California currently elects 39 Democrats and 14 Republicans to Congress -- not an unreasonable split given the partisan lean of state voters. Democrats hope to win even more Congressional races in 2018 since seven districts currently held by Republicans voted for Clinton in 2016. Republicans are targeting at least one highly competitive seat they hope to flip. When districts are reasonably fairly drawn, such changes become possible.

Michigan has 14 Congressmembers, currently divided 9 Republican and 5 Democratic. None of the incumbents had less than a 12 percent margin of victory in 2016 -- that is, none of the seats was competitive between the parties. Yet the state as a whole could hardly be more competitive. Donald Trump won Michigan with 47.50 percent of the vote to Clinton's 47.27. It seems very likely that a non-partisan redistricting commission could provide more fairness to the choices that are offered to Michigan voters. Voters Not Politicians collected their initiative signatures with volunteers hardly any support from established political players! This effort has the feel of a movement.


Rain Trueax said...

I am amazed it's ever been constitutional. It's why '18 matters so much. I wish all states would make it non-partisan and have the districts where they are easiest to get to polls. Gerrymandering and Ohio losing a Representative due to less population cost us Dennis Kucinich.

Brandon said...

My hometown paper today reprinted a Dallas Morning News editorial under the title "We Can't Afford to Politicize the 2020 Census." It mentions the "troubling ... reported interest" by the White House in Thomas Brunell to be the deputy director of the Census Bureau. It adds, "Here's a guy who testified on behalf of partisan defendants in gerrymandering cases who argues against the benefits of having a mix of Democrats and Republicans in voting districts."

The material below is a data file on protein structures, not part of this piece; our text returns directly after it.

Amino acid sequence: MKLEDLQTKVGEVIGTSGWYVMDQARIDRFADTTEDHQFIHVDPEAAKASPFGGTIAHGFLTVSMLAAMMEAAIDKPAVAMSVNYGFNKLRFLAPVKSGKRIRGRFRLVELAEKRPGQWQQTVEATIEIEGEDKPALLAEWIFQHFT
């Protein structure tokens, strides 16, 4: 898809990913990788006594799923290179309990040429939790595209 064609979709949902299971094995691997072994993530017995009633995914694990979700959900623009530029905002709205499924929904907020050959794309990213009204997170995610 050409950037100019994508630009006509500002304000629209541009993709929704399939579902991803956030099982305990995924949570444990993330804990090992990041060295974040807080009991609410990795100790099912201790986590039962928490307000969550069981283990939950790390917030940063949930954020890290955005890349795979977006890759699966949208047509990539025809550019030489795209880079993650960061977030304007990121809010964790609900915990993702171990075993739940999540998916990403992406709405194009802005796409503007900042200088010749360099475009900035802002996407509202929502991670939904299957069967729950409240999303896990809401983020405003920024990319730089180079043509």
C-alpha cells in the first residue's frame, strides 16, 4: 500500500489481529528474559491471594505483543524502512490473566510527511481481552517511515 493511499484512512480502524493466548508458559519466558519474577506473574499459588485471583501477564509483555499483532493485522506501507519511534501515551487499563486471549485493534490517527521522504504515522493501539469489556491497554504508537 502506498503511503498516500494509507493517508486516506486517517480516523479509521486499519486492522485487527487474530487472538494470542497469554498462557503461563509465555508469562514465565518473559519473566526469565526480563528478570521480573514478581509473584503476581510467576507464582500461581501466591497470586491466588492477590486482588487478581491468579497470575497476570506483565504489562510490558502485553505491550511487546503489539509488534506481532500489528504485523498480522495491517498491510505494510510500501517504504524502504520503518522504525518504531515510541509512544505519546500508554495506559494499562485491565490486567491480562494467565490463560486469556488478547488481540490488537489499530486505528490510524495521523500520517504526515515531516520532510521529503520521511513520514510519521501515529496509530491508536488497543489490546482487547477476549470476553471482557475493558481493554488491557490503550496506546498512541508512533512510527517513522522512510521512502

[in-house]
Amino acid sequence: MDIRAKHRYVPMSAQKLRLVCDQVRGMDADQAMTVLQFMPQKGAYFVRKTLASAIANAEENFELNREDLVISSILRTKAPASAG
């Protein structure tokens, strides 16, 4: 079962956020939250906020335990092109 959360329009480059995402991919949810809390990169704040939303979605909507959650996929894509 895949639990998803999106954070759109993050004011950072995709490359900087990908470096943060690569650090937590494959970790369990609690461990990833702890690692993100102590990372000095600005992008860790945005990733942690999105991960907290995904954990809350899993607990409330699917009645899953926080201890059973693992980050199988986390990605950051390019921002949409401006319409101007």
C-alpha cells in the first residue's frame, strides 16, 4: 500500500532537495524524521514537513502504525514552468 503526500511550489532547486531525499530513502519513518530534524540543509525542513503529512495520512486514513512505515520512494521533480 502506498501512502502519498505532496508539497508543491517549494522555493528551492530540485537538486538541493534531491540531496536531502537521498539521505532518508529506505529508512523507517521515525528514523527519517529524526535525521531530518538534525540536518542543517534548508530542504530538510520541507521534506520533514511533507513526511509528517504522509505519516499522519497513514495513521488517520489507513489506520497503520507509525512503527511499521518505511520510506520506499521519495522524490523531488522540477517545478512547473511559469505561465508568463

In 2008 Brunell wrote Redistricting and Representation: Why Competitive Elections are Bad for America.

"Redistricting and Representation argues that competition in general elections is not the sine qua non of healthy democracy, and that it in fact contributes to the low levels of approval of Congress and its members. Brunell makes the case for a radical departure from traditional approaches to redistricting – arguing that we need to 'pack' districts with as many like-minded partisans as possible, maximizing the number of winning voters, not losers."

janinsanfran said...

Yes, Brandon, there is a threat to the integrity of the census from the GOPers and Trump. They've already refused to fund the preparation adequately, as they have so many other government departments that get in their way, including the IRS. And this Brunell sounds like very bad news.

The Republican Party simply doesn't like the emerging demographics of the country.

One reason I like this Michigan effort is that it seems like they are trying to ensure the majority rules. That seems pretty elementary, but folks who are losing have a hard time with it.